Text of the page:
I am thrilled to report that the project I’ve been working on for the past few weeks was handed over to a friend to design. I’ve gotten a sneak peak of the publication and it’s beautiful. On short notice, many people came together and came through. With only a few snags along the way, it was a joy to work on this project. If you’ve read this blog even just once, you’ll recognize how much history matters to me. I very much wanted to put Marissa Alexander’s case in historical context in an accessible way. I think that we achieved this goal. I am so grateful to everyone who contributed to the project and am looking forward to unveiling the finished product(s) soon.
As a preview, I am sharing Rosa Lee Ingram’s story along with art created especially for this project by my friend Billy Dee. The project includes eleven other stories of women of color (including Marissa) who were criminalized for self-defense. Along with the publication which we will use to raise funds for Marissa’s legal defense, we are also planning an exhibition here in Chicago in July. I look forward to sharing more soon.
Rosa Lee Ingram by Billy Dee (2014)
In 1954, 90 year old Mary Church Terrell
, a lifelong activist, declared: “I’m going back to Georgia.” Terrell, chairwoman of the Women’s Committee for Equal Justice, was announcing a “Mother’s Day crusade” that she and other women would lead to once again advocate for the release of Rosa Lee Ingram and her two sons. By this time, all three had already spent the better part of six years in prison.
In 1948, Rosa Lee Ingram, a widowed mother of 12 children, was convicted and sentenced to death along with her two sons, Wallace & Sammie Lee, for killing a white man in self-defense. Ingram, a sharecropper, lived on the same property as 64 year old John Stratford, also a sharecropper. She had endured years of harassment by him.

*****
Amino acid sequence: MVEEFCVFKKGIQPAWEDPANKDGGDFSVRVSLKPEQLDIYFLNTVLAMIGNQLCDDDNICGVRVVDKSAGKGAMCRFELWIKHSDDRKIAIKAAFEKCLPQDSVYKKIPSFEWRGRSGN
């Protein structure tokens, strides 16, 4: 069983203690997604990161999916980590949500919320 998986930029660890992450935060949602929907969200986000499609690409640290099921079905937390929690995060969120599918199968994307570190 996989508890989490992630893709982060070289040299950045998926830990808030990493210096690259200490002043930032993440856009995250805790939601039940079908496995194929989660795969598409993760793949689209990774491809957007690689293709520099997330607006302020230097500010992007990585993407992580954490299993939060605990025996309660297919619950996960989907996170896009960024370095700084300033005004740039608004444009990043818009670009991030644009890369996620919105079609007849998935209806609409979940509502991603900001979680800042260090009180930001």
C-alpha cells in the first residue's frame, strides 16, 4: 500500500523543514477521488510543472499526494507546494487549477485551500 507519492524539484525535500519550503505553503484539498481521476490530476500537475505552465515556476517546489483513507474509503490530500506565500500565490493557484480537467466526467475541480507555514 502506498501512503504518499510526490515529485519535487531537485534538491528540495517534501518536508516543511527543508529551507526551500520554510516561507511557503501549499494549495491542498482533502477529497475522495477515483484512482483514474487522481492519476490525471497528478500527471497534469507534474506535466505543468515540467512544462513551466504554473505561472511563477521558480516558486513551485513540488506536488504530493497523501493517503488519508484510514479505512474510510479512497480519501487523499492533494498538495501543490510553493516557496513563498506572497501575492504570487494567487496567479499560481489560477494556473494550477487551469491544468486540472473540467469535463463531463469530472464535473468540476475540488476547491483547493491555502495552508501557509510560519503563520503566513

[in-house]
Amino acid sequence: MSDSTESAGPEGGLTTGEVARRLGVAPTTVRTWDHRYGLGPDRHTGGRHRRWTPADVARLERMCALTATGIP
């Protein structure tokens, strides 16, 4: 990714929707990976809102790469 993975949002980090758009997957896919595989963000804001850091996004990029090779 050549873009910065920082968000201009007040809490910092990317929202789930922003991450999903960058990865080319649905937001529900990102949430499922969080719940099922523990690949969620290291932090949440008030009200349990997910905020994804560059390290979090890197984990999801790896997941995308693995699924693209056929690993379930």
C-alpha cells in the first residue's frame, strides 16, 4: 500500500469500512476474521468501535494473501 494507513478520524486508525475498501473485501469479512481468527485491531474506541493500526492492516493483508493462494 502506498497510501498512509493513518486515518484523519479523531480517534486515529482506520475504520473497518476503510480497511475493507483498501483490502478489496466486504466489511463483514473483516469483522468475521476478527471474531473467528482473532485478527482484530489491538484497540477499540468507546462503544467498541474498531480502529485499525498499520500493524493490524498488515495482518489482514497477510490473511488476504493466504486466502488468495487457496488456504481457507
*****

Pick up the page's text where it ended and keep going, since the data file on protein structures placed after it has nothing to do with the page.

On November 4 1947, an argument that allegedly began because Stratford was angry that some hogs had crossed into his property quickly escalated when he tried to force Rosa Lee into a shed to have sex with him. She fought back. Ingram’s 16 year old son Wallace heard the commotion and ran to help his mother. He warned Stratford to “stop beating mama” and when he did not, Wallace picked up a gun and slammed it on his head. He and his mother left Stratford lying on the ground unaware that he was dead.
After Rosa Lee, Wallace, and another son named Sammie Lee were convicted of first degree murder on January 26 1948 in a one day trial, they were sentenced to die in the electric chair on February 27. There was immediate outrage at the conviction and death sentence. Family members of the Ingrams, including Rosa Lee’s mother Mrs. Amy Hunt, asked religious and other organizations for funds to support an appeal. The NAACP and the Georgia Defense Committee pledged their support and contributed money.
Supporters across the country organized protests. The widespread public pressure worked: in March 1948, Judge W.M Harper set aside the death penalty and commuted the family’s sentences to life in prison. Wallace was 16 years old and his brother Sammie Lee was only 14.
While the NAACP actively raised money and provided legal support during the case, Black women actually drove the campaign to free Rosa Lee Ingram and her sons from prison. In 1949, a group of Black women formed the National Committee for the Defense of the Ingram Family. In addition to Mary Church Terrell who served as its national chair, the group included luminaries like Maude White Katz, Eslanda Robeson, Shirley Graham Du Bois, and Charlotta Bass.
The committee organized an action in spring 1949, sending 10,000 Mother’s Day cards and a petition with 25,000 signatures to President Truman insisting that Mrs. Ingram be freed.
The Ingram Defense Committee also reached out for international support in its campaign. In September 1949, members asked W.E.B. DuBois to write a petition to the UN Commission on Human Rights asking that it debate her case.
For years afterwards, contingents of women continued to organize diligently insisting that the Ingrams be paroled and freed from prison. They organized “Mother’s Day crusades” which included visits to local politicians asking them to intervene in securing the release of the Ingrams. Georgia finally released Rosa Lee Ingram and her sons on August 26 1959 after 12 years of incarceration. This would not have happened if not for the consistent agitation and organizing on their behalf by thousands of people across the world, and particularly Black women. It was that organizing that saved their lives.